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Yerrick Stoneman begins new era for Oak Hill after legendary coach retires

By Daniel Curren

Following the retirement of legendary coach Steve Smith, new Oak Hill Academy (VA) head coach Yerrick Stoneman looks to continue his predecessor’s legacy.

Stoneman served as an assistant coach under Smith from 1996-2007. In 2016, Stoneman was hired to coach the boys basketball team at Ridge View High School (SC). He led the Blazers to three consecutive South Carolina 4A State Championships in 2018, 2019 and 2020, as well as another in 2022. Finally, Stoneman was hired by Oak Hill in 2022 following Smith’s retirement. 

A Virginia native, Stoneman had long dreamed of becoming the head coach at Oak Hill. He developed a close relationship with Smith during his tenure as assistant coach. 

“He wasn’t only a mentor, but he was a father figure to me,” Stoneman said. “Even my daughter sees him like a grandfather.”

Smith took over at Oak Hill in 1985 and is regarded as one of the greatest high school basketball coaches of all time. With a career record of 1,228-97, he ranks third on the all-time wins list and led Oak Hill to nine national championships. 

Smith’s Oak Hill teams were named “team of the decade” in the 1990s by MaxPreps, going 314-20 during that time span. Smith coached several future NBA draft picks, including Carmelo Anthony, Jerry Stackhouse and Rajon Rondo. 

Smith and Stoneman have remained close after the transition of power. This relationship has been key for Stoneman as he navigates the trials and tribulations of his first year on the job. 

“When you have one of the top high school coaches of all time in your back pocket, it’s special,” Stoneman said. “He’s always willing to give me advice, and most importantly I’m always willing to ask for help too.”

After Smith announced his retirement, he decided to forgo the process of looking outward for a new coach. He wanted one of his assistants to get the job. 

“If they opened it up, there would have been a lot of guys applying,” Smith said. “But the president knew Yerrick, too. He really liked Yerrick and thought he was the right guy I needed too. I’m happy for him.”

As a member of the Army reserve, Stoneman was on duty at Fort Knox in Kentucky last June when he got a call from coach Smith. Smith informed Stoneman that he would be retiring at the end of the year and that he wanted Stoneman to take over. Stoneman was excited to have been Smith’s choice, and he was also excited for what this meant for his family.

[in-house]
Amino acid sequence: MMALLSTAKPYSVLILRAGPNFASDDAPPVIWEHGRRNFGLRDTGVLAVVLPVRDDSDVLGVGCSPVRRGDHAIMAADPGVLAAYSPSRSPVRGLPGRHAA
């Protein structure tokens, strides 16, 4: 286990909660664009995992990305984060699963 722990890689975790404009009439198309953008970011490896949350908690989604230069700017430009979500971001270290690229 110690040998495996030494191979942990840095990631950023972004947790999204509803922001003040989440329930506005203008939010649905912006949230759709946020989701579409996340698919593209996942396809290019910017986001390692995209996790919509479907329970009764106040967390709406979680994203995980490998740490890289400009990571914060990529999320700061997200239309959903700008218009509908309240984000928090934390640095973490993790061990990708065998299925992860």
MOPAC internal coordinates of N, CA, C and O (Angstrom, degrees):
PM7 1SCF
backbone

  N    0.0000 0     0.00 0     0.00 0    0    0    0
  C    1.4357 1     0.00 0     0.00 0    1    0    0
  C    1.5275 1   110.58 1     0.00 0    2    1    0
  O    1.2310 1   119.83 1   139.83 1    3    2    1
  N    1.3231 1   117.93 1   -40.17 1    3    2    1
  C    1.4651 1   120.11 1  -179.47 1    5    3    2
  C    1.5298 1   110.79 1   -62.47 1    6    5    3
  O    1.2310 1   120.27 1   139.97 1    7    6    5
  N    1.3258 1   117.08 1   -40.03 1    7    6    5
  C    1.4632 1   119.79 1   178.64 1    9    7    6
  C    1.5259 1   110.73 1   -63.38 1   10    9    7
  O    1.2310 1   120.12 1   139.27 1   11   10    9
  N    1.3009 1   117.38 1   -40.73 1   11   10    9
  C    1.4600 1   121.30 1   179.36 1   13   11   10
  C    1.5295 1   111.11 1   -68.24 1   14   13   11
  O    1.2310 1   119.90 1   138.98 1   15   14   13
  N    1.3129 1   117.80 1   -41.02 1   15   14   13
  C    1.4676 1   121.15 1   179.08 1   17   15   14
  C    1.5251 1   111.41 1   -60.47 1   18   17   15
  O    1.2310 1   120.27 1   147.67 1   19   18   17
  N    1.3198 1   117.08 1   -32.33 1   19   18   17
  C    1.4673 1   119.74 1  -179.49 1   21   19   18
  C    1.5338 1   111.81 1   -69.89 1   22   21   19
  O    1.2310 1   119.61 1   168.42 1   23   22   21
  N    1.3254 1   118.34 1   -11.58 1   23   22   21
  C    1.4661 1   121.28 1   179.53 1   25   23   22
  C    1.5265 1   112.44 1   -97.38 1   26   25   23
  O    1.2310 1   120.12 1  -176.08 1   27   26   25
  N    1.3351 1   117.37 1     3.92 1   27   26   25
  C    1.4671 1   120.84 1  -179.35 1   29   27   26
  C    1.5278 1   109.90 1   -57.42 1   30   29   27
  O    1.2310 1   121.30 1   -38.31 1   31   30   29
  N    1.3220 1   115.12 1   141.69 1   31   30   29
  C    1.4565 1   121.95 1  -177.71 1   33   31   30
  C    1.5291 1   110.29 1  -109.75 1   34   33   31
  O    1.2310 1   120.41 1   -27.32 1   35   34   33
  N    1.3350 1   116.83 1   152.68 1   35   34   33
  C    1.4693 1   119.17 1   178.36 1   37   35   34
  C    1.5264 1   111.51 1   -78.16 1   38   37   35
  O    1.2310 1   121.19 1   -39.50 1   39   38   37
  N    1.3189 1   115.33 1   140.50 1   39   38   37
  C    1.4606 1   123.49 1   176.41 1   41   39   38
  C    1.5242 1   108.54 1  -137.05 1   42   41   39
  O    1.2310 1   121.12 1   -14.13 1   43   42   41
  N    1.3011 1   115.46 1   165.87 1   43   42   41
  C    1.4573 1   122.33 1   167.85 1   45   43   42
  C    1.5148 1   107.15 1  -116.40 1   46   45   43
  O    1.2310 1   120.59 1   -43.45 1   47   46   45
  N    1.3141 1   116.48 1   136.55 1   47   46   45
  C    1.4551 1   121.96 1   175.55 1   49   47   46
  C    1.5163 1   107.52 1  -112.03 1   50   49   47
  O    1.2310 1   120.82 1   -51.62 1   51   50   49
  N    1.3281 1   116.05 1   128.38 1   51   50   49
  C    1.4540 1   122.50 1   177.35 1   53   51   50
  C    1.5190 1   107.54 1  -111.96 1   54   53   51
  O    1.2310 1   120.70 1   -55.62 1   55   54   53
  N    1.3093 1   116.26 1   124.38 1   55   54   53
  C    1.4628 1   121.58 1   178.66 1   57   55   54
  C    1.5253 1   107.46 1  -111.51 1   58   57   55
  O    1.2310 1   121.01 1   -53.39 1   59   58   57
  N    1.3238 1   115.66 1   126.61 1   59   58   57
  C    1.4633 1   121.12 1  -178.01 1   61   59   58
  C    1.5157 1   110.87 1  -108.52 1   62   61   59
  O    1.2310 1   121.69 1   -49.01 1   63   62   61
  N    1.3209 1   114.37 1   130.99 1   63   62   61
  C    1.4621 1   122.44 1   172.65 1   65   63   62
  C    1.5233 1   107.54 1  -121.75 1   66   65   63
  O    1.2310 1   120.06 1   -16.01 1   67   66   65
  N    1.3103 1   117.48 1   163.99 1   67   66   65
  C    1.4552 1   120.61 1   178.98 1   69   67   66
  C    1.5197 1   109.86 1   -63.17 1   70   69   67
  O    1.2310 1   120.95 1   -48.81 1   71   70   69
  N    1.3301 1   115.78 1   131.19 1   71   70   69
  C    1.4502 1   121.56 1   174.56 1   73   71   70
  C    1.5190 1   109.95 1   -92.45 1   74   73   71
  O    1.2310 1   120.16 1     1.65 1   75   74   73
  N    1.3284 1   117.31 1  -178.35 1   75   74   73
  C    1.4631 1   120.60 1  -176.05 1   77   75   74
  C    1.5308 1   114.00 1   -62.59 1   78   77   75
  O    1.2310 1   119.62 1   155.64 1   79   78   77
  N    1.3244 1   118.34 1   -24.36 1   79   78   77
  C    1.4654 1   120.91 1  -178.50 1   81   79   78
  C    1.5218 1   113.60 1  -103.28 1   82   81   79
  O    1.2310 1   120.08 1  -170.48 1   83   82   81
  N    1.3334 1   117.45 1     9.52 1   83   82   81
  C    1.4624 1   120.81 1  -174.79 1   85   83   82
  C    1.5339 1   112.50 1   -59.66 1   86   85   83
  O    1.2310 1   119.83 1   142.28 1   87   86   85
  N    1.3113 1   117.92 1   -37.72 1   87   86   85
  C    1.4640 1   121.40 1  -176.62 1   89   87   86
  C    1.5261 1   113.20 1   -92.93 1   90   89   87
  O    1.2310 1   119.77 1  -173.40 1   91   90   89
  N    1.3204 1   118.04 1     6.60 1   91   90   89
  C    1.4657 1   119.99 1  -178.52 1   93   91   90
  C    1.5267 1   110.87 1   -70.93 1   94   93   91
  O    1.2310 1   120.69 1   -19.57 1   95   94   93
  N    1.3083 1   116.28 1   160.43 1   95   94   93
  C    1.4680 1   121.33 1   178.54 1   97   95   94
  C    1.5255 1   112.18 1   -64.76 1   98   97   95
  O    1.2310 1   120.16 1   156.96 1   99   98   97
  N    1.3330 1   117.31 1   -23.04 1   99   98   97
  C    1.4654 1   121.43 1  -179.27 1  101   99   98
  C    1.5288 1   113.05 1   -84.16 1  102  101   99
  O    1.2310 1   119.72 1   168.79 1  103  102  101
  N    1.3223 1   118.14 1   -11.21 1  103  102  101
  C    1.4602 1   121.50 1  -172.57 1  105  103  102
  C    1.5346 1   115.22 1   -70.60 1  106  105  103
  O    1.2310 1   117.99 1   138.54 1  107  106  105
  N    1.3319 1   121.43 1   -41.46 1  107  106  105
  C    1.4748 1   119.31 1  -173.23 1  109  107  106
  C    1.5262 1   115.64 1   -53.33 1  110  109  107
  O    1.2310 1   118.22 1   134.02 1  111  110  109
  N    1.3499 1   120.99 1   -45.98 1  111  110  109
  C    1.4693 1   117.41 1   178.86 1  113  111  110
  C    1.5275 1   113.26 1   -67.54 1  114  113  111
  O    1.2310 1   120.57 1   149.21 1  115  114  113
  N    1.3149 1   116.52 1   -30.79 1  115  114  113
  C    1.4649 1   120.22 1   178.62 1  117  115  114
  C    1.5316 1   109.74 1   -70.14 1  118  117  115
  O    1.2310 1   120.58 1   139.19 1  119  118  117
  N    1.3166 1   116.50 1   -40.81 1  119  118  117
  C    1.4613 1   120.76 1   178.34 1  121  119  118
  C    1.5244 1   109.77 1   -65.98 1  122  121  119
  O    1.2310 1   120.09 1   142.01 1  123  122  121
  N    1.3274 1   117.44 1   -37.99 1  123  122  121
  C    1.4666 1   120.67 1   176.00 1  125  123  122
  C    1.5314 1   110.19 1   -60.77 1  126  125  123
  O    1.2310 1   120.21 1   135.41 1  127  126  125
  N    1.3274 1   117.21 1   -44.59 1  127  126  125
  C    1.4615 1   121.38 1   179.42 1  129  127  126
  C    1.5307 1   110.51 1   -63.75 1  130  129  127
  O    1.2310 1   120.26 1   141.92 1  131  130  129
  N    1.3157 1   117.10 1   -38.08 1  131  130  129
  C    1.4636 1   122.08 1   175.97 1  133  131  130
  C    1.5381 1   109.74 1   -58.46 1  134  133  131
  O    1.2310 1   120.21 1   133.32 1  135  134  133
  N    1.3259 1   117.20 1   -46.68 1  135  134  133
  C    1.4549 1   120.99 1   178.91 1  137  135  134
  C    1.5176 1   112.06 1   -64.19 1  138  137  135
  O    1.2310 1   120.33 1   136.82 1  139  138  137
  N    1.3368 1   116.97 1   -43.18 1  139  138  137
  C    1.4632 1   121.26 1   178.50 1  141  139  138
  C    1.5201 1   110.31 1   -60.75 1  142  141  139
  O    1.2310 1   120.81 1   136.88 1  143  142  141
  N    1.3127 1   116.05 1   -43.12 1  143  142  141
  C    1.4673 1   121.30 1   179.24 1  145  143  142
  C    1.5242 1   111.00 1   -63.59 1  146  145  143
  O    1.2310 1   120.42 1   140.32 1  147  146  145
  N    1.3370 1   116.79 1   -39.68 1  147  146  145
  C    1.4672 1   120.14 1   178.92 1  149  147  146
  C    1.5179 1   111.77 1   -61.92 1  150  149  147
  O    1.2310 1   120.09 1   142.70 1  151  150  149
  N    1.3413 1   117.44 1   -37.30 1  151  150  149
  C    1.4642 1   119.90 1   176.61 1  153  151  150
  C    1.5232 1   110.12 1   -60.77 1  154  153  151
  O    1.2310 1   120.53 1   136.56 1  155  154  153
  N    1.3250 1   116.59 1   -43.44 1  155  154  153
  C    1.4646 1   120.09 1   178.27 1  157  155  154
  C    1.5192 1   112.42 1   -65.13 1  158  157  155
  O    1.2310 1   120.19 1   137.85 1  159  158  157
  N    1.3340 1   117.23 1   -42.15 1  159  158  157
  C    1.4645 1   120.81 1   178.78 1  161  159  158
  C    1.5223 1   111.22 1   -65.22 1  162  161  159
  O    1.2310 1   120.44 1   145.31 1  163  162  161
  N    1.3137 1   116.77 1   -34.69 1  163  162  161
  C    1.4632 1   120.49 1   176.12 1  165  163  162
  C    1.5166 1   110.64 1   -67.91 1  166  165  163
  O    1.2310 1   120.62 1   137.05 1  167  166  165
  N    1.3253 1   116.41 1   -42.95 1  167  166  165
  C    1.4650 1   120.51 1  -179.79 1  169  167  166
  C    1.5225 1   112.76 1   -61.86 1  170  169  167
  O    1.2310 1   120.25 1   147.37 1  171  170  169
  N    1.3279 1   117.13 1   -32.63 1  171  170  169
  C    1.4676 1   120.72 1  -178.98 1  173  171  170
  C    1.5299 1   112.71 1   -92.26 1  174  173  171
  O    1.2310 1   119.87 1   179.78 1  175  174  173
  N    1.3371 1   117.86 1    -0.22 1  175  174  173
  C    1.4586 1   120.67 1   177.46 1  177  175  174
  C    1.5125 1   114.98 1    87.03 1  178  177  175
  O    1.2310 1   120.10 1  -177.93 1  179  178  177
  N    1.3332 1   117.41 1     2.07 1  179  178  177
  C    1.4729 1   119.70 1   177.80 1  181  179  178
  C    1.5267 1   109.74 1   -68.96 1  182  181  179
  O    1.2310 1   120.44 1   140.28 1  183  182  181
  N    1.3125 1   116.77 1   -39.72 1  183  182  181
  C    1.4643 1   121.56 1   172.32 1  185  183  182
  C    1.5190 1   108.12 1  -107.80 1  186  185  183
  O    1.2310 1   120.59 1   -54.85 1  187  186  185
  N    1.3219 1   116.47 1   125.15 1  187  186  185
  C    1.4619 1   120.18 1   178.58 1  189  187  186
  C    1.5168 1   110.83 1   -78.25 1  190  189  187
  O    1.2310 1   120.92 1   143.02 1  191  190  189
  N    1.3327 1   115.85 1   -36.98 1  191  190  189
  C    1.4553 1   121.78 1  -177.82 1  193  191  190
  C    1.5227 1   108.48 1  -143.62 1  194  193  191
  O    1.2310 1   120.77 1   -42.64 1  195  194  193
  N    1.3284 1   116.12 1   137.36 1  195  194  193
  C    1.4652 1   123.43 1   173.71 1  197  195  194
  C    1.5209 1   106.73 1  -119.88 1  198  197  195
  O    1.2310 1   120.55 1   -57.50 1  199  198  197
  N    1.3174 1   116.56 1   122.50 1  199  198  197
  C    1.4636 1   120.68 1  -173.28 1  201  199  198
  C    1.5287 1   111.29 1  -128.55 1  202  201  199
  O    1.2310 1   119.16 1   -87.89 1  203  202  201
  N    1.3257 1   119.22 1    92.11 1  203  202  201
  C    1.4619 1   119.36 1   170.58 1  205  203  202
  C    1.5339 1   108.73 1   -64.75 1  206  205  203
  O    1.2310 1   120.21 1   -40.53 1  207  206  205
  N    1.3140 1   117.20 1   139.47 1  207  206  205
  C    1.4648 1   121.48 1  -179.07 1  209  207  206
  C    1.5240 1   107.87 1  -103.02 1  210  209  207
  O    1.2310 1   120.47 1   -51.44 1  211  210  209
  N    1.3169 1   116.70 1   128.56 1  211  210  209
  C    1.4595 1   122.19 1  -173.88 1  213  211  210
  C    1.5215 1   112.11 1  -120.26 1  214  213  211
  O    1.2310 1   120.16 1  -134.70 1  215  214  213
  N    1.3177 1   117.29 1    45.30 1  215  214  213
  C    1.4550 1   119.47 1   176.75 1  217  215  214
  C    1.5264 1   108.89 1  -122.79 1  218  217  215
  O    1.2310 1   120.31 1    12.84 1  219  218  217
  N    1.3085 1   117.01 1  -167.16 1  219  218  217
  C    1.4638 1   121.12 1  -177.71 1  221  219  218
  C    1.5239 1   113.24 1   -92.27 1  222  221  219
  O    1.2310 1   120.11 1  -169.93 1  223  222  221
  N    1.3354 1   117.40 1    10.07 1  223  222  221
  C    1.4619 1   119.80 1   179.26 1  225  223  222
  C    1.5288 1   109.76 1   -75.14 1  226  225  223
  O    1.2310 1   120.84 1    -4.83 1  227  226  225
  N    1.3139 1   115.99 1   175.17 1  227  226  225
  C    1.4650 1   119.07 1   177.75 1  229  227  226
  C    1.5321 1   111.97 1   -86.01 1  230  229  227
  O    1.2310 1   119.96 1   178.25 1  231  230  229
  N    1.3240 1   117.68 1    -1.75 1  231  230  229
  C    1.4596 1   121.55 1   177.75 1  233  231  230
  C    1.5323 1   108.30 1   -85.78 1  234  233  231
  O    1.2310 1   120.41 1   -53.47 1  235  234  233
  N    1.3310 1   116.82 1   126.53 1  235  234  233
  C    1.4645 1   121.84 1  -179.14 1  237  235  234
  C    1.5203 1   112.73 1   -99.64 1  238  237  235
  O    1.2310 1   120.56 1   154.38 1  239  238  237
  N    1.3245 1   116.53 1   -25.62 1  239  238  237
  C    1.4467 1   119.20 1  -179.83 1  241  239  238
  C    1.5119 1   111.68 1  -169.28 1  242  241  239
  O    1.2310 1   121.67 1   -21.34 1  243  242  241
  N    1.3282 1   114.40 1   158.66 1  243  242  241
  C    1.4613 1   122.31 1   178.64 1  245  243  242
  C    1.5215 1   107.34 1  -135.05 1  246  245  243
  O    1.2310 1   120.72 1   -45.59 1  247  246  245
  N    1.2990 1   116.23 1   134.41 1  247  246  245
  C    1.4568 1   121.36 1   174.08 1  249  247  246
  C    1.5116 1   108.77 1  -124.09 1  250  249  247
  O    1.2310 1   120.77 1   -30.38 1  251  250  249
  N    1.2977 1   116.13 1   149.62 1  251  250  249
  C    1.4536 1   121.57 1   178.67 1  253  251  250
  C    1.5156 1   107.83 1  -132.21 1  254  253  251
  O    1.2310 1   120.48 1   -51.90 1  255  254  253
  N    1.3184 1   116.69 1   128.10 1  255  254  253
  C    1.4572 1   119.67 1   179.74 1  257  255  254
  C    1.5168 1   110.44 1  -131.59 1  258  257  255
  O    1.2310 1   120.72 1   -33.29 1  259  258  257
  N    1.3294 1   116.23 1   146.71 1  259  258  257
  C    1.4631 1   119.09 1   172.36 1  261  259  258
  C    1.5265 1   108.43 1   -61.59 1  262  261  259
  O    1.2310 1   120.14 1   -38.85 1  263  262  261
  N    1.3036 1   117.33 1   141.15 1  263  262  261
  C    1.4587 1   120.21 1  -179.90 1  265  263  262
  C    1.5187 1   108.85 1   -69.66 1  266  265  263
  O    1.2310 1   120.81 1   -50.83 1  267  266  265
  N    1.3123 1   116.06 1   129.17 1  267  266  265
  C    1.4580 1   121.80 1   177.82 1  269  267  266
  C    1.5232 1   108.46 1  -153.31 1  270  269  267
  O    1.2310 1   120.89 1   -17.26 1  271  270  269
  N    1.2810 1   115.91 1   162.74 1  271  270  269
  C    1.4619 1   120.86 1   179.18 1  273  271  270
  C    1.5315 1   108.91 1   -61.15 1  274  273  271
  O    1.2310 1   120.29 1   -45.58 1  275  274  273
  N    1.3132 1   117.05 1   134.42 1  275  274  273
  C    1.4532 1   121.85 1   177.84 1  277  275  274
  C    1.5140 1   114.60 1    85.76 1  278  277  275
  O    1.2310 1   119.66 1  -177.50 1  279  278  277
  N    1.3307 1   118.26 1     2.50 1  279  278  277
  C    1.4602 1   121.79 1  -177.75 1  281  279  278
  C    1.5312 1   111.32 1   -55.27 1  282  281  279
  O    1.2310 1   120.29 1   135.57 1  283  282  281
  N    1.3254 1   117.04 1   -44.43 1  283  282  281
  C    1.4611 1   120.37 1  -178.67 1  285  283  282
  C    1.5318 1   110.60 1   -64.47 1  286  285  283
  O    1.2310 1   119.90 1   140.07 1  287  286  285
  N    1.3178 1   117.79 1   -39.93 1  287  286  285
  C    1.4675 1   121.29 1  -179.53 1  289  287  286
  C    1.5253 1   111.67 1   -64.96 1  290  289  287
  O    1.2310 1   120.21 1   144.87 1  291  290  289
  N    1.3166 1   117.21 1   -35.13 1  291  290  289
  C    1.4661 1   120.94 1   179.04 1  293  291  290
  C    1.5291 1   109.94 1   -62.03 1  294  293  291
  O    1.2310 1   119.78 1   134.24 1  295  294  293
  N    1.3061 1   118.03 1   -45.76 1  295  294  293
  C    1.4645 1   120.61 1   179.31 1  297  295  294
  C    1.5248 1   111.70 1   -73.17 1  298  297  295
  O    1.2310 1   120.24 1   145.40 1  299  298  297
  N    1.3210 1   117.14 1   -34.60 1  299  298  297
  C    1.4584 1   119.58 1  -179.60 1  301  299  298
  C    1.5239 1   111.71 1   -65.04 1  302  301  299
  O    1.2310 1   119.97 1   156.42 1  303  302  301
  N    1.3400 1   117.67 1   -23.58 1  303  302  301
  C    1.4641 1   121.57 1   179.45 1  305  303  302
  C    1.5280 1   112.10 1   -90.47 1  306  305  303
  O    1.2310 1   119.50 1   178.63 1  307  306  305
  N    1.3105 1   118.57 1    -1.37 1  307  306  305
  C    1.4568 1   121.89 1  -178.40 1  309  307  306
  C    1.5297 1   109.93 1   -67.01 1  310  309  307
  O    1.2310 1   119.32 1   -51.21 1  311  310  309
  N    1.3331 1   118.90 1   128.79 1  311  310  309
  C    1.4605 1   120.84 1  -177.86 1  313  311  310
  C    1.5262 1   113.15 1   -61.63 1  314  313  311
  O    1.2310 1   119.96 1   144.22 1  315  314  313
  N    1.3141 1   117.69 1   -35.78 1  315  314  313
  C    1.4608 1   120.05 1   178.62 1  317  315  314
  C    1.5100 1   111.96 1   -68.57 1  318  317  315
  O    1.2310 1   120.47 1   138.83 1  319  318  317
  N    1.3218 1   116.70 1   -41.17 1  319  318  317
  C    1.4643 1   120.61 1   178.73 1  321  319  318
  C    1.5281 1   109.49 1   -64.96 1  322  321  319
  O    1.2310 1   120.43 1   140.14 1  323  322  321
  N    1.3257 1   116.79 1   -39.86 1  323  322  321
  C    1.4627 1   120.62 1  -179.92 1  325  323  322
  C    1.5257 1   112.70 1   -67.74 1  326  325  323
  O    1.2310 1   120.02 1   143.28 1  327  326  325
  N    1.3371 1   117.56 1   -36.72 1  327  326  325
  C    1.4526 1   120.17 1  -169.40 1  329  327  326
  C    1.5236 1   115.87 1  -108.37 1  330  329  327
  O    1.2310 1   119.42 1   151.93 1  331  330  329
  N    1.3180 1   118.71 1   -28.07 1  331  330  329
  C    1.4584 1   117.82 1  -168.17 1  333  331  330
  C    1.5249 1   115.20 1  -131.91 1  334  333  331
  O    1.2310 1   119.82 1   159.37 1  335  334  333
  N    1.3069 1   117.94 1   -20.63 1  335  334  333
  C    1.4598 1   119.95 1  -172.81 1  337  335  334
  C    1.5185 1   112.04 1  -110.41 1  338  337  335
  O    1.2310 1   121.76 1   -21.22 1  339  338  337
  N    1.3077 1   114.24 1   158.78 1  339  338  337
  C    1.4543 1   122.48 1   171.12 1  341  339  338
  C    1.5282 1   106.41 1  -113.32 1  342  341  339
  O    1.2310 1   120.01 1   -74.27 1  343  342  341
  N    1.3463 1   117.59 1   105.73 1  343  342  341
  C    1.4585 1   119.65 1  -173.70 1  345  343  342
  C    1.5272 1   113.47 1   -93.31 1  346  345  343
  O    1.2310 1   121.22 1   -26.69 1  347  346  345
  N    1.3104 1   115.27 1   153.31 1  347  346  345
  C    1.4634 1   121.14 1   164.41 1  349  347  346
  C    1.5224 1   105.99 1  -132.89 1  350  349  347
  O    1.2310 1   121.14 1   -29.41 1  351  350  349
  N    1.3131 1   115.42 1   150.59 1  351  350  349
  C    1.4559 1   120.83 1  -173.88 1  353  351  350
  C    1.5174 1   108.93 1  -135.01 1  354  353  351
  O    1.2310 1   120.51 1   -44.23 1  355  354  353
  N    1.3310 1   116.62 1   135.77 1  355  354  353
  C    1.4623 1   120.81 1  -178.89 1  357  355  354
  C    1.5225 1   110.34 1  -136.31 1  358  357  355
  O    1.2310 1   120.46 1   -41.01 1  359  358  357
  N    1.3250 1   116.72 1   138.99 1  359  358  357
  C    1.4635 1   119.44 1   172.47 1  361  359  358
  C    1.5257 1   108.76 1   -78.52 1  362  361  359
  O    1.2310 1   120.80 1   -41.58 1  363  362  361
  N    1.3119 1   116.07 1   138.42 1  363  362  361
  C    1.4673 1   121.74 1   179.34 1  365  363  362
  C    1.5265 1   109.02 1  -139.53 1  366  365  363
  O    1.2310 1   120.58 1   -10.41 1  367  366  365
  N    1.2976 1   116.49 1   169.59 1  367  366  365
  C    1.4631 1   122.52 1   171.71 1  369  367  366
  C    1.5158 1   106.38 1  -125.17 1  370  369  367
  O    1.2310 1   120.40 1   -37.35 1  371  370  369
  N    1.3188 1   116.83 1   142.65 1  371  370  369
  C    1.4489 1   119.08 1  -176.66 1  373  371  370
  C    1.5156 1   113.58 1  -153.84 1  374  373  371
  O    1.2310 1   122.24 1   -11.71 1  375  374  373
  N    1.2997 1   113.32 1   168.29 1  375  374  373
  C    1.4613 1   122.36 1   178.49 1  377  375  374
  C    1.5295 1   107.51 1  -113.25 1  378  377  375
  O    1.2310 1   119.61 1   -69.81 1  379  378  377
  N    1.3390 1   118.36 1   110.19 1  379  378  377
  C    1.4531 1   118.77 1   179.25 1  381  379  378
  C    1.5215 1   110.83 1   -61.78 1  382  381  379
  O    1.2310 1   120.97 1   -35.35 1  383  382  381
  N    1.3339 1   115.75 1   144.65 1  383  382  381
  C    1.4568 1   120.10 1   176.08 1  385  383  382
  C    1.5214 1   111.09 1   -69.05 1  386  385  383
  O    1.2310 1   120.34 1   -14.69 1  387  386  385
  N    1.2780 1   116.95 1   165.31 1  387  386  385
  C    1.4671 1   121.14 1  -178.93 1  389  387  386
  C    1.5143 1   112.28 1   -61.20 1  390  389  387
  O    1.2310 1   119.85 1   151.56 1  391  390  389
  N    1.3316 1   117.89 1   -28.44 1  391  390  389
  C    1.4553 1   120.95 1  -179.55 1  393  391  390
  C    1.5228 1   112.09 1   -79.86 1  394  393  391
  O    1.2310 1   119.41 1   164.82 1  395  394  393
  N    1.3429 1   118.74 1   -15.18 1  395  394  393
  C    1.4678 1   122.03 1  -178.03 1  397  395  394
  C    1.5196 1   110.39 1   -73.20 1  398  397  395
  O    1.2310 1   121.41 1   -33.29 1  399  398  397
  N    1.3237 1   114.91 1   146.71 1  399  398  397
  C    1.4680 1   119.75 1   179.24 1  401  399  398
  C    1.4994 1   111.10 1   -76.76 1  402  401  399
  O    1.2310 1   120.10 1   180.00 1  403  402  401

“It was a lifelong dream of mine, but also I was able to bring my wife back near her mother,” Stoneman said. “My daughters also teach elementary school, so they were able to come back and find a job in the area. More of it was a family decision to bring my family back together.”

Stoneman pushed his own coaching philosophy immediately after taking over. His first order of business was to hold an open forum for the players on Oak Hill’s White and Red teams to ask questions. These two teams are built up of younger players who play regionally, and Stoneman is committed to making sure the youth of the program is recognized. 

“I’m trying to build some sort of feeder program where a couple of those can move up,” Stoneman said. “If I only take to my gold team, you’re not gonna have others on campus buying into the whole process.” 

While winning a championship is always the goal, Stoneman’s priority is to make an impact on player’s lives and shape them into better people. 

“Every team that I’ve put together, I’ve determined the success of that team five-six-seven years down the road,” Stoneman said. “Are our guys being good guys within the community? Are they being good father figures? Good husbands? Can they hold a job? Those mean more to me than winning ball games. Five, six years down the road, then I can tell you if this team was successful.”

Coach Smith built Oak Hill into a national powerhouse. With big shoes to fill, he feels good about the decision to make Stoneman the next guy in line.

“I think he’s gonna do a great job,” Smith said. “He’s a good X-and-O guy. He’s a good people person, and he’s good with the players. That’s eighty percent of coaching, anyway.”

Stoneman is grateful to follow in Smith’s footsteps, and his mission is to continue what he started. 

“I just want to keep what Coach Smith built,” Stoneman said. “I’m sure I’ll set my own legacy, but because he’s a mentor and a father figure, my main goal is to keep what he built.”

Photo: Nick Storlazzi/Springfield Student staff

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